READ: the chapter on Randomness from the book 10 PRINT CHR$(205.5+RND(1)); : GOTO 10 (the title of which is the algorithm implemented in the language Basic).

The allure of gambling—and more generally, the allure of chance in all games—rests on uncertainty. Uncertainty is so compelling that even oth- erwise skill-based games usually incorporate formal elements of chance, such as the coin toss at the beginning of a football game. As Katie Salen and Eric Zimmerman put it, uncertainty “is a key component of meaningful play” (2004, 174). Once the outcome of a game is known, the game be- comes meaningless. Incorporating chance into the game helps delay the moment when the outcome will become obvious.

from Randomness (10 PRINT CHR$(205.5+RND(1)); : GOTO 10)

Among the many examples of "chance" and "randomness" in the history of art discussed in the assigned chapter are:

Those involved with the composition of experimental music find ways and means to remove themselves from the activities of the sounds they make. Some employ chance operations, derived from sources as ancient as the Chinese Book of Changes, or as modern as the tables of random numbers used also by physicists in research”

John Cage

There is this old romantic idea which is called "intuition". An artist has talent, a genius, sits down, has a drink and creates. And intuition does what it does, sometimes it creates something good, sometimes not. Now, when we work with computers we're modern and say intuition is old fashioned, I'm not interested. But there is a thing that can replace intuition. It's randomness.

Vera Molnár

In this next section we'll learn how to program by learning to code in the Web's defacto programming language: JavaScript. I'll be introducing all the core concepts in programming through the lens of "creative coding", and more specifically through the lens of "randomness" or "chance", using JavaScript's built-in randomness function Math.random()

NOTE: Rather than using the normal forward and backward slashes, we'll be using other slash characters from the Unicode Standard, specifically the and .


In the book, the programming language used to create the 10print composition is BASIC, this language was incredibly popular for many years (including among artists, especially in the 1980s) but is no longer considered a very modern language. Today, there are loads of different programming languages out there, they all basically do the same thing: allow you to write programs that get the computer to do what you want it to do. All programming languages contain the same core concepts (variables, functions, loops, conditional statements, etc) but they all have slightly different ways of expressing these concepts, which is to say, they all have different syntax and APIs. Although any solid programming language could be used for anything (whether you're creating a website, or an iPhone app, or a video game, or a robot) some languages have special features that make them better suited for certain contexts or tasks. Different languages also have different communities of developers writing libraries and frameworks for that language.

Although JavaScript is not the only programming language we can use on the Internet, it's definitely the most popular, which means there's a large community creating libraries, tutorials and answering questions online. Furthermore, although JavaScript can be used for everything from controlling robots to scripting PhotoShop, it was originally invented as a programming language for the Web specifically, and so it's obviously the natural choice for us.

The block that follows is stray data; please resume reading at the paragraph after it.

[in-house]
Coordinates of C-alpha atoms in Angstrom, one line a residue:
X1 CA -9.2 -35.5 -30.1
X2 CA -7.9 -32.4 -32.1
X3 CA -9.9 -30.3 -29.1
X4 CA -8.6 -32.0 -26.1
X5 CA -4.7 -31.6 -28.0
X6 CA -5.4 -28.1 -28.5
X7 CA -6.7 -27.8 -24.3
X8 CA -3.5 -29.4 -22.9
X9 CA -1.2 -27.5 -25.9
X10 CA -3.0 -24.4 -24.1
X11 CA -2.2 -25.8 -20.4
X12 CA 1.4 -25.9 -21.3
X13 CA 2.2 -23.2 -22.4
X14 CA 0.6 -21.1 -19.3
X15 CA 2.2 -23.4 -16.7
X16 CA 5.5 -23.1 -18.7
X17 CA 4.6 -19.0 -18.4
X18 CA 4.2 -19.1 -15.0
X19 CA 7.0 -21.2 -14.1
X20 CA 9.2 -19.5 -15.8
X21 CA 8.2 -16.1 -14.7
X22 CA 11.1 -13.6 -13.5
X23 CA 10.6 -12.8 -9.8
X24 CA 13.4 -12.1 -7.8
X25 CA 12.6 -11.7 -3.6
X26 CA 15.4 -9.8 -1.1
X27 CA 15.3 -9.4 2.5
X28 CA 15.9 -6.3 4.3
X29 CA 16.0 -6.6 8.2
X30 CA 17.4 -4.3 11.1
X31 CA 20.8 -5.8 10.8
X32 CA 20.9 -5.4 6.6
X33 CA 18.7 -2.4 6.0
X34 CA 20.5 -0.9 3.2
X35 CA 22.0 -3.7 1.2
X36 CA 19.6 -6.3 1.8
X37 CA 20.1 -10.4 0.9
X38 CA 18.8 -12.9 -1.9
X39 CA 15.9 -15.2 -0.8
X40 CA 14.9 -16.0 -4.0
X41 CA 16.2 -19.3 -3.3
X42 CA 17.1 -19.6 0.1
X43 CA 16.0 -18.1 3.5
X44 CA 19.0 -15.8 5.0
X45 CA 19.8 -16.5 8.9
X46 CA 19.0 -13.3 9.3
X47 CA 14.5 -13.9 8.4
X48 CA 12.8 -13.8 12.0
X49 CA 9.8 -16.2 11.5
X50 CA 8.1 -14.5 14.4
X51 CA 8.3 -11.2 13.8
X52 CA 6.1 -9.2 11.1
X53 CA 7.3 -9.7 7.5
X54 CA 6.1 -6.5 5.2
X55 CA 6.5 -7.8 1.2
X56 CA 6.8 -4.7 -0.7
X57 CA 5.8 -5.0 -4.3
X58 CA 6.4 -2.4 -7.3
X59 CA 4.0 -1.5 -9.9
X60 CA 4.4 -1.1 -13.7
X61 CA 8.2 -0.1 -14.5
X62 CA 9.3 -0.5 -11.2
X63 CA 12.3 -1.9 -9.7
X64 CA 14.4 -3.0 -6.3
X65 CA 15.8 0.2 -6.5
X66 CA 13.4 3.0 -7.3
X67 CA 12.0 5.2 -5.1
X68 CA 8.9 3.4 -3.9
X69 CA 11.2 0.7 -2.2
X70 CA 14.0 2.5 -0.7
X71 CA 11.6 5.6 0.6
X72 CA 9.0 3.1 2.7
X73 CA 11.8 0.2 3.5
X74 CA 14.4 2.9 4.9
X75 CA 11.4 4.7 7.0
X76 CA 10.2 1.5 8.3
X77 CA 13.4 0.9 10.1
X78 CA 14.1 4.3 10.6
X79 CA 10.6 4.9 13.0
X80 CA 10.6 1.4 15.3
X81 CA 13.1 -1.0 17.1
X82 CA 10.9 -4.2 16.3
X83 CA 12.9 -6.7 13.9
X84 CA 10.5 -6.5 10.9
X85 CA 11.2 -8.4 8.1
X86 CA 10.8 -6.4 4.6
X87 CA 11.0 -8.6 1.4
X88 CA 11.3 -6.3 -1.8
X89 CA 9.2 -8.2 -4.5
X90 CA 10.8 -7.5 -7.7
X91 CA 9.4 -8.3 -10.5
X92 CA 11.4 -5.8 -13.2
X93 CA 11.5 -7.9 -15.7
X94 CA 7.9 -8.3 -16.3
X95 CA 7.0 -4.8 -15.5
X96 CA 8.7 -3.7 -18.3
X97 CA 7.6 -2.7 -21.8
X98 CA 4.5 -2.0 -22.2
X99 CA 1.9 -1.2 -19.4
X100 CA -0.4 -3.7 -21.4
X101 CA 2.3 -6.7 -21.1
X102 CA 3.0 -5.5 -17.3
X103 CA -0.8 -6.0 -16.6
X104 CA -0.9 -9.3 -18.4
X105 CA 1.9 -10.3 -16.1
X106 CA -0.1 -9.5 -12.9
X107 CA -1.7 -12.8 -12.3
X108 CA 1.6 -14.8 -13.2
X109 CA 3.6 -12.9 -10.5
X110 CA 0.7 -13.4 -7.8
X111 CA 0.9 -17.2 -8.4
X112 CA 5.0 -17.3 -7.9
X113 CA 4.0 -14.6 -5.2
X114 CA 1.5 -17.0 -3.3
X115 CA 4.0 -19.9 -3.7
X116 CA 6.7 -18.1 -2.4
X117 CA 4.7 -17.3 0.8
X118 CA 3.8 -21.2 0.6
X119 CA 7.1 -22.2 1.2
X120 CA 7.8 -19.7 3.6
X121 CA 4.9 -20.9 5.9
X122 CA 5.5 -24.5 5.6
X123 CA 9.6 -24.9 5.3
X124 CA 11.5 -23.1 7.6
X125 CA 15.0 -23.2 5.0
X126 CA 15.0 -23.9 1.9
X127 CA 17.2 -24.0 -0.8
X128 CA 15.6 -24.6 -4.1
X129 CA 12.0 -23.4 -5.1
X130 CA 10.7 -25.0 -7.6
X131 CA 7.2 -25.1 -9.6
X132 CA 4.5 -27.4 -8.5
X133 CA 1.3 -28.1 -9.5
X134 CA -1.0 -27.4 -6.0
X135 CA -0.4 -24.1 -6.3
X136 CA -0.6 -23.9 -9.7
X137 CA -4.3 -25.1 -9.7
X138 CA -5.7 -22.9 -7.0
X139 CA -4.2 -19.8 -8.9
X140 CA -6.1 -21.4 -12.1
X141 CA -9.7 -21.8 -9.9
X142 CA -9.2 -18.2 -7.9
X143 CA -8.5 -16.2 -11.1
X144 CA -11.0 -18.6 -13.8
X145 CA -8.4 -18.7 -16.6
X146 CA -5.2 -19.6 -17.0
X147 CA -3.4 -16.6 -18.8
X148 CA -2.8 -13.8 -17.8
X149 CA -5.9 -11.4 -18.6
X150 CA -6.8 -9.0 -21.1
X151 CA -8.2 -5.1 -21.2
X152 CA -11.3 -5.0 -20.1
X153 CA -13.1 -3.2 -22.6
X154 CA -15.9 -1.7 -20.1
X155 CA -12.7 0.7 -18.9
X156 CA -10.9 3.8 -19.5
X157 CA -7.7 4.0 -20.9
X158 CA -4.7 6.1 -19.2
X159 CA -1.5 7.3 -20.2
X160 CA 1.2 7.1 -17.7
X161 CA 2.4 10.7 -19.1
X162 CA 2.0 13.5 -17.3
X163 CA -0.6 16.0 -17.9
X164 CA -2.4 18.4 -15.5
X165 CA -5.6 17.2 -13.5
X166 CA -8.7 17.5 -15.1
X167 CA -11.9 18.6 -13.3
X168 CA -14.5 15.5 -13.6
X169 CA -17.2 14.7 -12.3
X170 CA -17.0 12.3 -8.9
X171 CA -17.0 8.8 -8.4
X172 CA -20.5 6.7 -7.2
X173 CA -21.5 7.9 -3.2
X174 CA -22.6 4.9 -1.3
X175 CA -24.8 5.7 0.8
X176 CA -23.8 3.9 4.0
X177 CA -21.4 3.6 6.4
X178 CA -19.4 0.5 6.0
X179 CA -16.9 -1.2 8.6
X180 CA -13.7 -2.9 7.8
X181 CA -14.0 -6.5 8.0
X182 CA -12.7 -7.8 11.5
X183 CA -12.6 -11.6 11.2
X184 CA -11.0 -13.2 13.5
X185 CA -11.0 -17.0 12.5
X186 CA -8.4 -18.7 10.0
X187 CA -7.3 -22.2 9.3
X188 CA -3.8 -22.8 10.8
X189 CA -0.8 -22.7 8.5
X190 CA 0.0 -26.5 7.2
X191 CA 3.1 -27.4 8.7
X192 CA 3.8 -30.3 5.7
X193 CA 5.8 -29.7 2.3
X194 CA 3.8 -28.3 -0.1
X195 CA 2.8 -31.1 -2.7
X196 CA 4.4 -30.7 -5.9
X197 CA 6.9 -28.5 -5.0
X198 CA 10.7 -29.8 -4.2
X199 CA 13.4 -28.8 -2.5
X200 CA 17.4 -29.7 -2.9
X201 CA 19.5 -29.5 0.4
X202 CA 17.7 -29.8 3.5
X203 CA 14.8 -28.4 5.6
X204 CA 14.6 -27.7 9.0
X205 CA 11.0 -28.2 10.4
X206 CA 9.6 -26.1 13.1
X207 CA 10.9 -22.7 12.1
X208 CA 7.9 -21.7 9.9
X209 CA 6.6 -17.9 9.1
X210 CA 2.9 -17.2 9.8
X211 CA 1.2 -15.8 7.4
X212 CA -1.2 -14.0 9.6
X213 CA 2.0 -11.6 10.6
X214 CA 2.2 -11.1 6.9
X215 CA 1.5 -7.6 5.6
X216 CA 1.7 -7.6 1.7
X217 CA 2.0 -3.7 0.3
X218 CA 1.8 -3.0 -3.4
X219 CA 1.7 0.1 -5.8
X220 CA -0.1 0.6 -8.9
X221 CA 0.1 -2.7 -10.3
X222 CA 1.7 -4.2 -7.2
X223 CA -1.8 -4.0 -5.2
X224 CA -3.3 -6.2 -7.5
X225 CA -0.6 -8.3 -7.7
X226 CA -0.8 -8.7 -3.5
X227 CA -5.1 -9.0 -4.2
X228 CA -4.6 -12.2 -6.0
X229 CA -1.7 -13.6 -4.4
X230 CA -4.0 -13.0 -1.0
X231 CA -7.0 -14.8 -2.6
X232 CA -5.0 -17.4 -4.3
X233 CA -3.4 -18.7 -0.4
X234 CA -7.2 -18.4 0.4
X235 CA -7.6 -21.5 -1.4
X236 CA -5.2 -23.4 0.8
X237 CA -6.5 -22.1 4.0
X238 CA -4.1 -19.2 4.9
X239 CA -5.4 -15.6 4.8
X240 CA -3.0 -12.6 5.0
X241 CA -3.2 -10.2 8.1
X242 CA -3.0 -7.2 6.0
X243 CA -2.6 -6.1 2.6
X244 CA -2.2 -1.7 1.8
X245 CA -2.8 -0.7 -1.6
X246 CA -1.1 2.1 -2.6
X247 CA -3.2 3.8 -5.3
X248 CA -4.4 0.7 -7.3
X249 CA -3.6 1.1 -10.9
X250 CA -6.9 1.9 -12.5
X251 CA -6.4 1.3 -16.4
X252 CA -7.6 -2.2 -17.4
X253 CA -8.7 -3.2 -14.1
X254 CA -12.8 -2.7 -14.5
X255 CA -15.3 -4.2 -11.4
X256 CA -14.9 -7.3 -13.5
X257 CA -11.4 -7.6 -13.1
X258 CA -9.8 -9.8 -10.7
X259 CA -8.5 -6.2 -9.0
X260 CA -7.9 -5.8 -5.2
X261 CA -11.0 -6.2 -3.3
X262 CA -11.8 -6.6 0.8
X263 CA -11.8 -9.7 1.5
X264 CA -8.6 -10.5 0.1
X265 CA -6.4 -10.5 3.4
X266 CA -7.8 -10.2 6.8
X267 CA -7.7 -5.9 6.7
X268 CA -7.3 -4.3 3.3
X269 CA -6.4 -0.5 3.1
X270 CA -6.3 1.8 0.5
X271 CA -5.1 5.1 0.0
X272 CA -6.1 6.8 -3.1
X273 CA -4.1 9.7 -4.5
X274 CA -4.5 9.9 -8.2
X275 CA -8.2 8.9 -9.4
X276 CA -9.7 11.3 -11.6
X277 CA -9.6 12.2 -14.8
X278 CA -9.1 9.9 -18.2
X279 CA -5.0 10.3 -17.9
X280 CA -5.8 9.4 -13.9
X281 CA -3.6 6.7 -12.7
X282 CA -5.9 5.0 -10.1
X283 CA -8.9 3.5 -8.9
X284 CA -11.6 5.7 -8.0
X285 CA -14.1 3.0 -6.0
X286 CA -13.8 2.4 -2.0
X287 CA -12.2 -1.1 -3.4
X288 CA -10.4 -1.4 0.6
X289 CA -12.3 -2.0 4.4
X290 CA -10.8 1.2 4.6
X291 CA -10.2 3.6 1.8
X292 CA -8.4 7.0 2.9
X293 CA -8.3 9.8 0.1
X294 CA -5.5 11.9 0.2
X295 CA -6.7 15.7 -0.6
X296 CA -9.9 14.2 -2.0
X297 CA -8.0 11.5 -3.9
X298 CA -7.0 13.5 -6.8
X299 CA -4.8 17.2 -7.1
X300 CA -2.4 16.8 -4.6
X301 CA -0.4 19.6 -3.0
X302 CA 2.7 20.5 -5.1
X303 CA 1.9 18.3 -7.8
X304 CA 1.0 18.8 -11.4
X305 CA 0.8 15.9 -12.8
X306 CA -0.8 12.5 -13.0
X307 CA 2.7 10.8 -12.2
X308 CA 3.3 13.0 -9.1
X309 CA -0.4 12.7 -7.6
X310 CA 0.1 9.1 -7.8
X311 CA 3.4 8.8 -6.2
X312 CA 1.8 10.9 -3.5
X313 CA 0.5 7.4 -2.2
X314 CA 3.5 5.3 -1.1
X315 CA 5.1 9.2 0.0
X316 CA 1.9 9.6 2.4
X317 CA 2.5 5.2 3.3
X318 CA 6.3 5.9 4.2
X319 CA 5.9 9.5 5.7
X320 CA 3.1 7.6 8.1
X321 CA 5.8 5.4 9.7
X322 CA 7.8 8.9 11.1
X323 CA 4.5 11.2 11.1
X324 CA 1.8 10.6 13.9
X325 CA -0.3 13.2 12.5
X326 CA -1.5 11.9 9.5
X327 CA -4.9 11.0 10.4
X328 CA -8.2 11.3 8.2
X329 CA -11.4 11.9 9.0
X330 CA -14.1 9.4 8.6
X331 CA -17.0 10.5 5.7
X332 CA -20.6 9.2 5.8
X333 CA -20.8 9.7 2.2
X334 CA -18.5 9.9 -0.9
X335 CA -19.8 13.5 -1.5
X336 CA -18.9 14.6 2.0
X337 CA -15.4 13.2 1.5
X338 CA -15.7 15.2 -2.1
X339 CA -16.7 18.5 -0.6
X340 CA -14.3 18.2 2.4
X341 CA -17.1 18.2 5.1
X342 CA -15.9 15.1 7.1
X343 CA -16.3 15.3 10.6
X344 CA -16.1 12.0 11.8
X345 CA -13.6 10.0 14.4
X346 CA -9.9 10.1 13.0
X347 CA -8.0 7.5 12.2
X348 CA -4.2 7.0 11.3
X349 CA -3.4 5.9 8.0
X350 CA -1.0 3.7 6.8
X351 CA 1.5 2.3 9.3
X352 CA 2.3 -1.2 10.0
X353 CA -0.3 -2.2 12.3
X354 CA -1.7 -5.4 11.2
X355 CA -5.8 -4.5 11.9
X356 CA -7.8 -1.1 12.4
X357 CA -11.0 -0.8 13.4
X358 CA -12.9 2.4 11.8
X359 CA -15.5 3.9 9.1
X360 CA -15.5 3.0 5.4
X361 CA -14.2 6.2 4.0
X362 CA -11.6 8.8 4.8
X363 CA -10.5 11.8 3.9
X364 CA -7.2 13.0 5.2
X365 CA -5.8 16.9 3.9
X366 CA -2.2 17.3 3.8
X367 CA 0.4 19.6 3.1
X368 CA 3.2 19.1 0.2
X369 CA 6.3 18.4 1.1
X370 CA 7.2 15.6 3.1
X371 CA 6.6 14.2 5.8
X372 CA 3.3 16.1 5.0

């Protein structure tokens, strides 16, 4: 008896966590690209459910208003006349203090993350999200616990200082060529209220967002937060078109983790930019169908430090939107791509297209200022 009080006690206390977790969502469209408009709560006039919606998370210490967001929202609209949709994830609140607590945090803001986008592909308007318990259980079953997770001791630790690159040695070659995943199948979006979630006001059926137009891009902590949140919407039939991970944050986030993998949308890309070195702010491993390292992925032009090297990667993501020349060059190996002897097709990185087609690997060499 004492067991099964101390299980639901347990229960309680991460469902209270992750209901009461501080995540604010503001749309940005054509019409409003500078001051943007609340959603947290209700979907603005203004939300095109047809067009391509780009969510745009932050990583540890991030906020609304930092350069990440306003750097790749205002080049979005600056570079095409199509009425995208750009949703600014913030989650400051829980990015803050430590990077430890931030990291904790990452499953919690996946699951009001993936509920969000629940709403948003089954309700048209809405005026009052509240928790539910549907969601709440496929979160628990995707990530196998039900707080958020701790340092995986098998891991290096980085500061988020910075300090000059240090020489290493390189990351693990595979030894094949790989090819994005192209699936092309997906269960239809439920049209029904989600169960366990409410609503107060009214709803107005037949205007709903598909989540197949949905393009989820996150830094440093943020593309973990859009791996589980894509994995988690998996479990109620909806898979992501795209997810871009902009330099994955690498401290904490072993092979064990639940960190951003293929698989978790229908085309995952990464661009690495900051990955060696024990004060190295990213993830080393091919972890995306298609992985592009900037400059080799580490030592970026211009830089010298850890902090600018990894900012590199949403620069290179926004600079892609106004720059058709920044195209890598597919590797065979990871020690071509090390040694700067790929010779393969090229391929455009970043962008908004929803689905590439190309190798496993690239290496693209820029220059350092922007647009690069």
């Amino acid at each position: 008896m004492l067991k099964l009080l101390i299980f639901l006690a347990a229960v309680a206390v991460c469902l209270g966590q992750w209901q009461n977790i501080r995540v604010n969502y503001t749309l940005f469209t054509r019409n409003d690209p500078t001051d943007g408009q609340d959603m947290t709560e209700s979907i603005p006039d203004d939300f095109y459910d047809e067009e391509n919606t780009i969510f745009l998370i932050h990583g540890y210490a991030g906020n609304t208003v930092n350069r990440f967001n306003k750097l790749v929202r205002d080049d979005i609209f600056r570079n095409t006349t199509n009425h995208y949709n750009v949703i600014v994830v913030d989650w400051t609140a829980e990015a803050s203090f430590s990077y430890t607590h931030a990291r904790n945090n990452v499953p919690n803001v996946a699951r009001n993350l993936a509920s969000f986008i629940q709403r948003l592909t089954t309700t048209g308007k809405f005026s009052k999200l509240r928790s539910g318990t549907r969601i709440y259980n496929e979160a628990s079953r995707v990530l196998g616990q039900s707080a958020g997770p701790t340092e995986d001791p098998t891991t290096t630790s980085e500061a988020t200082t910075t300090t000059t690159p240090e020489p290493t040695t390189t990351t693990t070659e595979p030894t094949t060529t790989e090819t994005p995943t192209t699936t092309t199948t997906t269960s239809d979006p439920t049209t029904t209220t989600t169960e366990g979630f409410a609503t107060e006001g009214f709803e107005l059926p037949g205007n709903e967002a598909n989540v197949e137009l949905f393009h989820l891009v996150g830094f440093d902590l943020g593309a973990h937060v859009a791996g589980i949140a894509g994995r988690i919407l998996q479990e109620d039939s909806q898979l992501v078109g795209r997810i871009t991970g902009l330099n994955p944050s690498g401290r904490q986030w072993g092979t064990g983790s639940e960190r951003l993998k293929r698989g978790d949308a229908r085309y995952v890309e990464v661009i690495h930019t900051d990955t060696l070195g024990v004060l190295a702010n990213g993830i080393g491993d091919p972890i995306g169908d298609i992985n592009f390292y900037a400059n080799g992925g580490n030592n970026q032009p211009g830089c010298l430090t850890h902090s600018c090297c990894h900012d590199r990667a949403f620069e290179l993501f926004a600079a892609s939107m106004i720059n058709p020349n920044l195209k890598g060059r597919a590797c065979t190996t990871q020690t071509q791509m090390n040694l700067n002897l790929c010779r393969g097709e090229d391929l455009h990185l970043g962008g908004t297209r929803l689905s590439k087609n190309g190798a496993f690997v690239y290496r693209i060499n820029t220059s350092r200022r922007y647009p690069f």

[Netscape, 1995] displayed Web pages that were not very lively. You could have a nice cartoon of a monkey on the Web page, but there was no way to make the monkey dance when you moved over it with your mouse. Figuring out how to make that happen was the job of a language developer named Brendan Eich. He sat down and in a few weeks created a language called JavaScript [...] as browsers proliferated and the Web grew from a document-delivery platform into a software-delivery platform, JavaScript became, arguably, the most widely deployed language runtime in the world. If you wrote some JavaScript code, you could run it wherever the Web was—everywhere.

Paul Ford, from What Is Code in Bloomberg Business (2015)

Homework / Review

Here is the basic 10print algorithm written in JavaScript which we created in class, and here is the animated version. Below you'll find interactive examples where you can review all of the core programming concepts we covered in class with netnet, and for folks who are already well versed in these core concepts, I've preparred some more advanced notes on how to write variations on 10print as a way of learning more about JavaScript's "expressive" syntax.

the ingredients

If algorithms are like recipes, the data we store within variables are the ingredients

declaring variables
reassigning variables
simple data types
data structures: Arrays
data structures: Objects

the instructions

conditional statements, functions (sometimes called methods or routines) and loops are how we "control the flow" of the instructions that make up our algorithmic recipes

conditionals (if, else)
functions (aka methods)
loops (for, while)

For a more thorough review these core programming concepts as they appear in the JavaScript language, consider reading the first few chapters from Marijn Haverbeke's book Eloquent JavaScript (3rd edition 2018) as well as the Mozilla Developer Network's JavaScript language overview.